Over a quarter of you follow a training programme, which shows that at least some of you are taking notice of us! Training plans aren’t geeky; they simply help provide structured, progressive training, eliminating the chances of under or overtraining. Whether you’re a racer, sportive rider or cycling commuter, having some sort of plan helps create a routine, which will help improve fitness and also help you reach the goals you have set yourself.
Q10 Have you ever ridden a sportive?
In 2007 we wrote, “More than half of you have taken part in the increasing number of challenge rides and cyclo-sportives on the calendar. This figure is bound to increase further in the coming years as the sportive boom takes hold.” But little did we know just how much of a boom was going to happen. Each weekend, up and down the country, thousands of you are taking part in sportives. Events such as the Dragon Ride, which has over 4,500 entrants and the Dartmoor Classic, which has just over 3,000 entrants, sell out within days. Sportives are great fun and provide a challenge for cyclists of all abilities, taking you through some of the most picturesque roads in the UK.
Q11 Do you ride a cyclo-cross bike?
Cyclo-cross is a great form of off-season training, but despite our best efforts to champion the excitement and skills benefits — not to mention that it’s great fun — according to our stats, bums on cyclo-cross bikes have actually declined.
Q12 How many events do you do in a year?
A significant proportion of you enter between one and five events a year. Come on, guys, pull your finger out! What’s pleasing is that many ride over 15 events a year, which is around one a month, with some entering over 50 events a year. That’s almost one a week! Great stuff.
Q13 Are you happy with your weight?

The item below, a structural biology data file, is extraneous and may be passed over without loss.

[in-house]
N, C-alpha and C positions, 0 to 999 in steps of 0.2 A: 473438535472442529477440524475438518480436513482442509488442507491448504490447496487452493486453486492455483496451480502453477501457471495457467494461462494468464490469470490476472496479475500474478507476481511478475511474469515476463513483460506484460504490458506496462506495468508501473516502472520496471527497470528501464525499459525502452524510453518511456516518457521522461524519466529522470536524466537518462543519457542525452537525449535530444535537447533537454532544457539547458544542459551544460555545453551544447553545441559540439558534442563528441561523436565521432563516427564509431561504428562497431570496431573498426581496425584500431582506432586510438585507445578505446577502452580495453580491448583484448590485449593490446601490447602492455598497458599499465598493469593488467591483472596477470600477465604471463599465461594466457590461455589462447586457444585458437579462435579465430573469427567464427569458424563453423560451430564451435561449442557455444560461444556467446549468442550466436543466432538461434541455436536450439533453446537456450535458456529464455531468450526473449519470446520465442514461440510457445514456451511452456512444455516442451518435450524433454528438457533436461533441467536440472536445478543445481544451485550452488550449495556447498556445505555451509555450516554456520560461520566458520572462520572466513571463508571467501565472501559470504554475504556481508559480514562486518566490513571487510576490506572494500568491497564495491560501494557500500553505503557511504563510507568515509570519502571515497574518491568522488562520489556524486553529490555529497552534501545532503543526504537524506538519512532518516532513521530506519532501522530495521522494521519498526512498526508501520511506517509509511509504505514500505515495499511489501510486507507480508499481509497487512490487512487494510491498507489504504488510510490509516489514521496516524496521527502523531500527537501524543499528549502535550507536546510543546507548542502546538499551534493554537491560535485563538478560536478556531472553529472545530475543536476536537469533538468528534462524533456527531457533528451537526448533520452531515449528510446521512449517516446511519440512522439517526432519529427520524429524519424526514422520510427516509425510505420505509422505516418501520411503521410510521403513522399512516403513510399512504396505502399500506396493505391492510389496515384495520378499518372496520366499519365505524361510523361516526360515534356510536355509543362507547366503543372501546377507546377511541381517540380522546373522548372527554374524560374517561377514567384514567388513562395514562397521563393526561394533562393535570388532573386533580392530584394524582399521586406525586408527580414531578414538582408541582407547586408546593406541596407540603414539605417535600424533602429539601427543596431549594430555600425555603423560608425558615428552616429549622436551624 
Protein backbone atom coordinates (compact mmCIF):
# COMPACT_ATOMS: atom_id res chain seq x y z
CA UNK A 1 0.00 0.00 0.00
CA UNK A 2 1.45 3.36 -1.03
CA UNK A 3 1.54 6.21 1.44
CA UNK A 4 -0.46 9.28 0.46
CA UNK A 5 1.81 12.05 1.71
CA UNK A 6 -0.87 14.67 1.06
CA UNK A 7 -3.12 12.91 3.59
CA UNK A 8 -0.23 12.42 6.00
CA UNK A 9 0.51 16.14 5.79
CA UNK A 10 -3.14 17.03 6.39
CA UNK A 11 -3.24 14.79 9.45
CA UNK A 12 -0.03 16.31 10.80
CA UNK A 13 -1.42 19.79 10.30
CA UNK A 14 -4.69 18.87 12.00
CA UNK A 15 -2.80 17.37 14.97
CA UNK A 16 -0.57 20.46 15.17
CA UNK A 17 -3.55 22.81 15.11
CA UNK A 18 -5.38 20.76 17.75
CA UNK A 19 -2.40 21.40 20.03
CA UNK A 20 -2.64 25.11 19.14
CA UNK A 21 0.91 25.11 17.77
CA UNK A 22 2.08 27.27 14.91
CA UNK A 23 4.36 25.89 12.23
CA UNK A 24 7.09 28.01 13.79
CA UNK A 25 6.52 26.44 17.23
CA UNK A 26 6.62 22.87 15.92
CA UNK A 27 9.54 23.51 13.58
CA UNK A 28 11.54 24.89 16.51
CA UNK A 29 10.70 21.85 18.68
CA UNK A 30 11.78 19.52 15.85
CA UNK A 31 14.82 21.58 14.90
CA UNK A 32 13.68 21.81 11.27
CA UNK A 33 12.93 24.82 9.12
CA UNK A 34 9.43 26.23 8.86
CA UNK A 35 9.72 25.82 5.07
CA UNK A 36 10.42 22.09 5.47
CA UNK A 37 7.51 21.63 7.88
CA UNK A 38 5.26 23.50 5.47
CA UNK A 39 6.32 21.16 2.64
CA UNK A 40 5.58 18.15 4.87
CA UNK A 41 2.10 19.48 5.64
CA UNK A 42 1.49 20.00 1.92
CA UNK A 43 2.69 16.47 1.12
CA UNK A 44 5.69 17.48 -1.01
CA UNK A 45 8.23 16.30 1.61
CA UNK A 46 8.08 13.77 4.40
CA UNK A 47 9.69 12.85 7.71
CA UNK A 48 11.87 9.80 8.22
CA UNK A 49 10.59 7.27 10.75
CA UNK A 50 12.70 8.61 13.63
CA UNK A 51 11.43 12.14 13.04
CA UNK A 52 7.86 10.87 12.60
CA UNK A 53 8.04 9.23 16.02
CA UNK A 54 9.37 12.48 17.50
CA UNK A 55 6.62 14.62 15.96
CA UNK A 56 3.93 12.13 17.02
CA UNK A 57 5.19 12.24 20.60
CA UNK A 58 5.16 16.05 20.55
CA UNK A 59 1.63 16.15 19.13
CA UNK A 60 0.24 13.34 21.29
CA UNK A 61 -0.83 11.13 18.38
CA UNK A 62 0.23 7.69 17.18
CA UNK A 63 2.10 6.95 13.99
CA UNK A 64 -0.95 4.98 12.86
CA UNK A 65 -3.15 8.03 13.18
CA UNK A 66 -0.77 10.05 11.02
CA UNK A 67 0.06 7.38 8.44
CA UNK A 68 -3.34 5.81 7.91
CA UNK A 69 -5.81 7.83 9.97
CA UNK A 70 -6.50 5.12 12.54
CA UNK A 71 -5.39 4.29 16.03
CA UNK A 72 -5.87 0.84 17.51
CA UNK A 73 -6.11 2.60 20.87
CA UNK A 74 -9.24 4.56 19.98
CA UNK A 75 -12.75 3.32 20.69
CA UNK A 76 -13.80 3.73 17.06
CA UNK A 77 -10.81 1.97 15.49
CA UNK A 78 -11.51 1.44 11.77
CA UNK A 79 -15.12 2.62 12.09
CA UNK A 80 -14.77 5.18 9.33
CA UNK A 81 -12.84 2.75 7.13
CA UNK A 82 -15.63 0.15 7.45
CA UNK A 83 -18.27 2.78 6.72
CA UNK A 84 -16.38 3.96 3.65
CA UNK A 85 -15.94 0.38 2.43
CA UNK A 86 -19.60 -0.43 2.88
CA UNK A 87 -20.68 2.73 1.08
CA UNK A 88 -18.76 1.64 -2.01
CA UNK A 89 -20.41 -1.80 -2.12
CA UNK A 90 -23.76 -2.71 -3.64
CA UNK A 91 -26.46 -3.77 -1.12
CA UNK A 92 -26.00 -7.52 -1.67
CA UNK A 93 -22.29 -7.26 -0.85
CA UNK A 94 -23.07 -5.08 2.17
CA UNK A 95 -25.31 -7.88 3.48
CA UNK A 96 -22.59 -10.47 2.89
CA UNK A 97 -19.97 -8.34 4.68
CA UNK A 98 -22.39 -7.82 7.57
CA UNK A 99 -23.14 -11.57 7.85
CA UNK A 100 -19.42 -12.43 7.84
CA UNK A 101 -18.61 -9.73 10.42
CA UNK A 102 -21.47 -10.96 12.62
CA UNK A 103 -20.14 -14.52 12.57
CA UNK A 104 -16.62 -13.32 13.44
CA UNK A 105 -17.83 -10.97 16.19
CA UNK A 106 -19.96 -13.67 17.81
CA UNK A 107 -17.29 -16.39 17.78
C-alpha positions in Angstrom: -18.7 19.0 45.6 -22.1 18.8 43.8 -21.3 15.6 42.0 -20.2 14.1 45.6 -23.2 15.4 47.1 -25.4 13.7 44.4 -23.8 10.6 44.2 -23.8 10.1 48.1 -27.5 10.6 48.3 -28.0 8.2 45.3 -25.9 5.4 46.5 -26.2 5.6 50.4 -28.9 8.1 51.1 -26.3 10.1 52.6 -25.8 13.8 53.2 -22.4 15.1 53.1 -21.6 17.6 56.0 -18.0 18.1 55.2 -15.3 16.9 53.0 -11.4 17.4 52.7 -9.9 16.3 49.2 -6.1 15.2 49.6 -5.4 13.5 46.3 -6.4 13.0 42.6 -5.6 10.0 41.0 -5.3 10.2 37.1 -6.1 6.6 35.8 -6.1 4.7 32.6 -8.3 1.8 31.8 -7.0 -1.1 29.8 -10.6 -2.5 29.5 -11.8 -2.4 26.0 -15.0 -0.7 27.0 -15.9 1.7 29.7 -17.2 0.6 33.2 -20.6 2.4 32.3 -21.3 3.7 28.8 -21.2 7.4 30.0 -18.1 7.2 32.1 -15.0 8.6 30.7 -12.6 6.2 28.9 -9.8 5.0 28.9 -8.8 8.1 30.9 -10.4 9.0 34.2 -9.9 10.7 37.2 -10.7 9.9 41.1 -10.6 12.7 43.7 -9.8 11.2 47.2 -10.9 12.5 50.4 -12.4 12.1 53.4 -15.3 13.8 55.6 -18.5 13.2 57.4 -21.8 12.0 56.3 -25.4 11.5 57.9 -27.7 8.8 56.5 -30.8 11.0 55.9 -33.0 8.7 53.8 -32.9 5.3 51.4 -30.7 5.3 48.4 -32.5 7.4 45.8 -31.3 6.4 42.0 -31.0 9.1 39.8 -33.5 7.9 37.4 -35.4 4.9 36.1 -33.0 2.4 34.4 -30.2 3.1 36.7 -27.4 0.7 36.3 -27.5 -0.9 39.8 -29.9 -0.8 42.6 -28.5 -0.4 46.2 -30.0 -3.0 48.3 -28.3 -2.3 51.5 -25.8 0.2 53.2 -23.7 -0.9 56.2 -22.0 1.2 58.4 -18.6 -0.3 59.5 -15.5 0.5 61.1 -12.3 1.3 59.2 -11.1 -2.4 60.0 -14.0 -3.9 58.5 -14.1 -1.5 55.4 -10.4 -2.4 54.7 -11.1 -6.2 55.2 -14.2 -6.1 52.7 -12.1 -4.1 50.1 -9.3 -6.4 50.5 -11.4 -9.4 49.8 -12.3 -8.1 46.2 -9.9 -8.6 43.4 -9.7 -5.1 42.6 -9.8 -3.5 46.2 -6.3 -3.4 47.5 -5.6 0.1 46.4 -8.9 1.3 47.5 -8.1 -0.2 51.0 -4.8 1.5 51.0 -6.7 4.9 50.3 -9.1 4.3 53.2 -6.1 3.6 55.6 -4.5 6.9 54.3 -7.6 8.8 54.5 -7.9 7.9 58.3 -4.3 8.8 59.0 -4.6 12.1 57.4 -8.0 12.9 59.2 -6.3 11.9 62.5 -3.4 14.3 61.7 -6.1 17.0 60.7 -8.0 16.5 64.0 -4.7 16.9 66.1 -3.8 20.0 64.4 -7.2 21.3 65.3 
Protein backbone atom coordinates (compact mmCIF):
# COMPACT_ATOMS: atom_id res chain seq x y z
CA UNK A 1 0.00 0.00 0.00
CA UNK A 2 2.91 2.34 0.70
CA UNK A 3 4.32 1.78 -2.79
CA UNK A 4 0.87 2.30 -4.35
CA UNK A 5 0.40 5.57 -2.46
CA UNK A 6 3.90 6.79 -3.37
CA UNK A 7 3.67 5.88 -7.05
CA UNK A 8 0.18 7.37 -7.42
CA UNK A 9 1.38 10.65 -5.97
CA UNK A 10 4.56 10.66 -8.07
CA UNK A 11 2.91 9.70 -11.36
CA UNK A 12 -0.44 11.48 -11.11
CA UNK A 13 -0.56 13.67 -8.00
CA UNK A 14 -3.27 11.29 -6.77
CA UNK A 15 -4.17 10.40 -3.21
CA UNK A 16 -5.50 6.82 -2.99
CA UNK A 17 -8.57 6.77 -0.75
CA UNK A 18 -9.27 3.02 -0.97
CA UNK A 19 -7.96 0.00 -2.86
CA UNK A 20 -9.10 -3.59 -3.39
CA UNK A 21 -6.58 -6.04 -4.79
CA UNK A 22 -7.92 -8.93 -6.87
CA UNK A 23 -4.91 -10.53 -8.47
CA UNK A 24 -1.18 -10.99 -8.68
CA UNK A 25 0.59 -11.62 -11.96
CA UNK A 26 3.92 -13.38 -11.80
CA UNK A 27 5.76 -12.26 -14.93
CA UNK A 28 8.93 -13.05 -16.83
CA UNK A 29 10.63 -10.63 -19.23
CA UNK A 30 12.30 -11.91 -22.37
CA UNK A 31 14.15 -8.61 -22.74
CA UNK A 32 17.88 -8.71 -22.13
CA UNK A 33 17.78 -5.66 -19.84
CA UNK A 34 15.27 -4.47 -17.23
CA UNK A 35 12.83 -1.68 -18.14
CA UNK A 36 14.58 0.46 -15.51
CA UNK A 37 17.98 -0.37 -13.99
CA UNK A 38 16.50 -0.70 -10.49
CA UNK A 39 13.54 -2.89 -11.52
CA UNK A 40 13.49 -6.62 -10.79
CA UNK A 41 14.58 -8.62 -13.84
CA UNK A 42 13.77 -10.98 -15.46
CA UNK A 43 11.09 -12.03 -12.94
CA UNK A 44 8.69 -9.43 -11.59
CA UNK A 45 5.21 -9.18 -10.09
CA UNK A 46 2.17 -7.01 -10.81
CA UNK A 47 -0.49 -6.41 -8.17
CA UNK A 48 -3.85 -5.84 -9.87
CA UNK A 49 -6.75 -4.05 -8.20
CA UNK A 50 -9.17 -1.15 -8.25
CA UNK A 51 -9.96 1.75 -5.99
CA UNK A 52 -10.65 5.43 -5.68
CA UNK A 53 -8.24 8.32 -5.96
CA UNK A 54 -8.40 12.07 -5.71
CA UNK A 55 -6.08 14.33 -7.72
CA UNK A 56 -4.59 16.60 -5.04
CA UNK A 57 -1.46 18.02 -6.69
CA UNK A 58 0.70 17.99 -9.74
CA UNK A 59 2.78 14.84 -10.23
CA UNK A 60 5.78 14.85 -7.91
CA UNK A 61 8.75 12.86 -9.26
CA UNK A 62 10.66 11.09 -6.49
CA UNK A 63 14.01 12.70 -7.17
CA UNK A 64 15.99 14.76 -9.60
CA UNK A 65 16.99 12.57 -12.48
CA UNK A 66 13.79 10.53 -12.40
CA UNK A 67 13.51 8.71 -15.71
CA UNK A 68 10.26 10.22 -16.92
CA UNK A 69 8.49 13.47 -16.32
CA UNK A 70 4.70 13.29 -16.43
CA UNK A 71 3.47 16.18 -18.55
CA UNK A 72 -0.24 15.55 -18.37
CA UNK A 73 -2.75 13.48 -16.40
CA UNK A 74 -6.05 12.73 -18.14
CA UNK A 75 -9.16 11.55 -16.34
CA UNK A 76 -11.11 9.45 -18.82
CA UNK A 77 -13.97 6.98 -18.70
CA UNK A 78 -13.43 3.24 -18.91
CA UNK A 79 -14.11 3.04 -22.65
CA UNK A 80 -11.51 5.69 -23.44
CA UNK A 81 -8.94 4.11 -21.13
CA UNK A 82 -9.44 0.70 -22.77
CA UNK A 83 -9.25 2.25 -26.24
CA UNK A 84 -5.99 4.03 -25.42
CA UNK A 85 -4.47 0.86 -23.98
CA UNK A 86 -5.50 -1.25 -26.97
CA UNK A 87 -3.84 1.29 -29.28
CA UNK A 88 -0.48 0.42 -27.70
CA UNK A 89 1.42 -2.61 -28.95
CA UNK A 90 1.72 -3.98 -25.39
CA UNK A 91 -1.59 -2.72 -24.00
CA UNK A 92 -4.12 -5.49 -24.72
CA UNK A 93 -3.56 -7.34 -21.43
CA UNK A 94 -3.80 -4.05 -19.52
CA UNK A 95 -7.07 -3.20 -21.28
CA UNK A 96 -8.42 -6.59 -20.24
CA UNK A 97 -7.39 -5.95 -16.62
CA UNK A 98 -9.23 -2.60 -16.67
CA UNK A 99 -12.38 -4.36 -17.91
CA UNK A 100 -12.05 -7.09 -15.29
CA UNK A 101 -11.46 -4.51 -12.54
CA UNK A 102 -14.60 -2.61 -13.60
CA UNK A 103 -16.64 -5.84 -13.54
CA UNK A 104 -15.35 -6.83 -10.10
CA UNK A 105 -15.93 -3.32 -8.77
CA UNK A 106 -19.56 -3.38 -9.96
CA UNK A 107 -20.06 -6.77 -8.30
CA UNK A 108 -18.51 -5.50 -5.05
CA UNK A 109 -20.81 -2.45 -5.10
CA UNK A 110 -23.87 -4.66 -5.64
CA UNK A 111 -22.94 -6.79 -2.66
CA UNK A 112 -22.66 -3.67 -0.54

Too light 1.8%
Too heavy 58.1%
Just right 40.1%
Q14 Are you training to lose weight?
With nearly 60 per cent thinking they are too heavy, it’s hardly surprising that many of you are trying to lose weight. Before dieting, it’s important to set goals and clear targets. How much weight do you want to lose, and why? It’s really important to review your diet. Which foods should you cut out? Which bad foods could you do without? Remember, if you are exercising, you still need enough calories to fuel your rides.
Q15 How much weight do you want to lose?
Over 40lbs 2.2%
Q16 Do you use energy drinks?
Sports nutrition has grown exponentially over the last few years and is now a multi-million-pound industry. So you would think that more CW readers are using energy drinks in 2014, but this isn’t the case. In fact, numbers have dropped by over 18 per cent. It is quite surprising. Having said that, if you are only riding one or two events a year, don’t race, and want to lose weight, avoiding extra sugars may be wise.
Another factor may be education and spread of knowledge. We now live in a world where information, research and studies are readily available. People have a choice of reading resources from which to seek advice — and ultimately make up
Q17 Do you buy recovery drinks?
Many of you buy recovery drinks; one would presume you understand the importance of recovery and the effect it can have on performance. However, 51 per cent simply don’t buy these products. Are these cyclists failing to take their recovery seriously? Maybe not — it could be down to the fact that many prefer real foods as opposed to protein shakes. After all, real food does just as good a job as protein drinks — provided you know which ingredients to include. And let’s face it, real food is far tastier too. A recovery meal full of protein (muscle repair), carbohydrates (energy replenishment) and water (rehydration), is a suitable, if not a better, substitute for recovery drinks.
Q18 Do you use energy gels?
More CW readers use gels than use energy drinks.
Q19 Which area of your cycling most needs improvement?
Flat speed 18.4%
Skills and technique 13.5%
Now this really isn’t a surprising answer. Climbing is an area that we all struggle with, and sometimes it seems that no matter how hard we train and try to improve, it never gets any easier. But trust us on this one: it will. OK, it’s going to take hard work, effort and dedication. If you’re not seeing the improvements you would like, then you aren’t pushing hard enough. Climbing speed and body weight go hand in hand; if you’re unhappy with your body weight, you’re probably also unhappy with your climbing.
Q20 Who do you ride with?
A club 34.1%
My friends 54.2%
On my own 72.6%
While cycling is predominantly an individual sport, many of us enjoy riding with friends. Social rides are great fun and provide great motivation. If you’re struggling to find cycling companions, fear not; seek out your local cycling clubs and groups. Meet fellow cyclists at sportives, and check blogs and websites that advertise rides for people on the lookout for cycling buddies.